Editor's note: This article was originally published on 13 November, 2015. In the light of the Karnataka High Court questioning the state government's logic behind celebrating the birth anniversary of Tipu Sultan, observing he wasn't a freedom fighter but a monarch who fought to safeguard his interests, the article is being reproduced in its entirety.
The tragic death of a Coorg man during a clash between pro and anti-Tipu Jayanti protesters was needless and avoidable. But, the question most people are asking is why, after 300 years, does a government insist on spending tax-payer money to celebrate the memory of a person who is disliked by entire communities within the state?
While Tipu’s legacy can be debated by historians, it all becomes clouded when politicians enter the picture. Nobody was demanding that Tipu be celebrated, so why did the government see it fit to thrust another “jayanti” on the state? The BJP regime did something similar when it introduced Valmiki and Kanakadasa jayantis as public holidays. Tipu Jayanti is probably the Congress reply; but there’s a difference. Valmiki and Kanakadasa were not known to have killed people. Nobody protested, very few even cared.
That Tipu Jayanti is a hurried and ill-informed decision is apparent from the fact that the government did not even get its dates right. Former Bangalore University Vice Chancellor Thimappa Manchale Suryanarayanarao called out the government’s ignorance on social media, “I just learnt from a historian that the tyrant Tipu’s birthday falls on November 20. November 10 is the day on which he hanged 700 Iyengars in Melkote.” As a result, the Melkote Iyengars do not celebrate Diwali even today. By cruel irony, that is the day the Karnataka government decided to celebrate its supposedly secular hero. How embarrassing can this get?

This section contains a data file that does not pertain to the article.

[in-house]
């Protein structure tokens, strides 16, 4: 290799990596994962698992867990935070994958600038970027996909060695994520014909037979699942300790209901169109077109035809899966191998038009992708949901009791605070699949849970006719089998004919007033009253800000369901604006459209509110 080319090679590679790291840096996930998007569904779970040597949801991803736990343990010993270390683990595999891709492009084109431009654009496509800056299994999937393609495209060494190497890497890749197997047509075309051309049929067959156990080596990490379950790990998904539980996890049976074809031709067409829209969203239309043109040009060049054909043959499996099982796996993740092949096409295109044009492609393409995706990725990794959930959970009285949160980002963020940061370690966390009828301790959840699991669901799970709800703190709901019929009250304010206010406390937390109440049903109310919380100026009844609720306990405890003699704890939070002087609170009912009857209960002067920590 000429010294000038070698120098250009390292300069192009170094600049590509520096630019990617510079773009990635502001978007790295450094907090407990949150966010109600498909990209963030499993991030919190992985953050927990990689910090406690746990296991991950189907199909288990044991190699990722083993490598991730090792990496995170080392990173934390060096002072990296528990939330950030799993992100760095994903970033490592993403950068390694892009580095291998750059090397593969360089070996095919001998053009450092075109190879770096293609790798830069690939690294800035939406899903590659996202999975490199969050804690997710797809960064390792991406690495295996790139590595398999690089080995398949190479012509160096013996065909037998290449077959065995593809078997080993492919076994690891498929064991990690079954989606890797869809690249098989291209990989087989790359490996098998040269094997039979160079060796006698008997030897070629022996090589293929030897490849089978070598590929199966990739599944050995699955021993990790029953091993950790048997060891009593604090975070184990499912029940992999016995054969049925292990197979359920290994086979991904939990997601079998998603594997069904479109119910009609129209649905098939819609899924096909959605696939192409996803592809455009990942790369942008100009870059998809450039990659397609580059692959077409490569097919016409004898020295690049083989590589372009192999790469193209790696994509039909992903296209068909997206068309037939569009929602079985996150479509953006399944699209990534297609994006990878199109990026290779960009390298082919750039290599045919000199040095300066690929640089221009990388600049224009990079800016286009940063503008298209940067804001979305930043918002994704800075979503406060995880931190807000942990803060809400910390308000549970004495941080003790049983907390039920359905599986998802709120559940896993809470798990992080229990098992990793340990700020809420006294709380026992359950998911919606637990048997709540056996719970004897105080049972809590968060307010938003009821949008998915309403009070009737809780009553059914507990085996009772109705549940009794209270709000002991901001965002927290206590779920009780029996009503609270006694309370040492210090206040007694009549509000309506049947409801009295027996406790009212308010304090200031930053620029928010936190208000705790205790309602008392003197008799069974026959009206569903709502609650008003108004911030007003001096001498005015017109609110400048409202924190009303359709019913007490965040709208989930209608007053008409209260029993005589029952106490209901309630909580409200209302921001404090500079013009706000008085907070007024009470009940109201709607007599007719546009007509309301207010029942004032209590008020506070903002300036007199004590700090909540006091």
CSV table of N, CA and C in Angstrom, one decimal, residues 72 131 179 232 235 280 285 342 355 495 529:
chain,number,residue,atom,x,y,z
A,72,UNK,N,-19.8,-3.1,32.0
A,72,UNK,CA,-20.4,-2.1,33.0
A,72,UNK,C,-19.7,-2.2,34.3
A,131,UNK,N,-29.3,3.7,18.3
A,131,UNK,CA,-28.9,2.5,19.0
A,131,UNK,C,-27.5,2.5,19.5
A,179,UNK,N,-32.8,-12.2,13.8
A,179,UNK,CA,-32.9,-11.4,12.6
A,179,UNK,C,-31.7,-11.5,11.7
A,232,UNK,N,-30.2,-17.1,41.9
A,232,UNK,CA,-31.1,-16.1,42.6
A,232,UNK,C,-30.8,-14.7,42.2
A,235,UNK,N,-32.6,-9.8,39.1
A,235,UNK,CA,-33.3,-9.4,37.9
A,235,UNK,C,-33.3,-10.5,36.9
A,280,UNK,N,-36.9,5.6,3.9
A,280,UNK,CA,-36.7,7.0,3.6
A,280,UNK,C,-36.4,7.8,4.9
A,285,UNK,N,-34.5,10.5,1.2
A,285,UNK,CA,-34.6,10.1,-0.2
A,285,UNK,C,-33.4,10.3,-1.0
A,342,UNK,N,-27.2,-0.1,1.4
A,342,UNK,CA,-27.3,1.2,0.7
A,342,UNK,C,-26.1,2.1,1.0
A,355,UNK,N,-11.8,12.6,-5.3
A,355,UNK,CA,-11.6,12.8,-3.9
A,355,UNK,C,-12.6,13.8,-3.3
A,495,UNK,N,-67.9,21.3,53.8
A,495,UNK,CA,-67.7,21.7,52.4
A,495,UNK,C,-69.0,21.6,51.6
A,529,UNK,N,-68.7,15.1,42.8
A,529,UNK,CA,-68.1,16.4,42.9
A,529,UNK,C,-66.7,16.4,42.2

It’s difficult to imagine that the state government was unaware that entire communities within and outside the state bore a deep resentment towards Tipu Sultan. It’s not just the Melkote Iyengars, it’s the Coorgs, who he killed and converted, it’s the Mangalorean Catholics, whose churches he destroyed, and the Nairs of Wyanad and Malabar, who he tried to exterminate. Evidence for this comes from Tipu’s own letters and diaries. Instead, Chief Minister Siddaramaiah casually dismisses history by saying that the protests were by “communal forces”.
That’s not true, according to Coorgs. Says Coorg-born Gautham Machaiah, former executive vice-president, Zee Networks, “Coorgs are not opposed to Tipu Jayanti because he was a Muslim. He was a tyrant. He butchered thousands of Coorgs, mainly women and children, and forcibly converted innumerable people. We would have equally opposed Tipu Jayanti had he been a Hindu or a Christian.” The seething anger among Coorgs is ripe for exploitation, and that’s where the BJP has stepped in.
The call for a bandh on Thursday came from the BJP and its associated organisations. While the bandh call was political, what the district authorities seem to have failed to grasp is that the bandh was supported by the entire community. Being government-sponsored, there was never a question that the Tipu Jayanti celebrations would take place, but why did the police allow the celebrants to take out a procession? That was when the trouble started; stones were thrown, the crowd was caned, and a person died.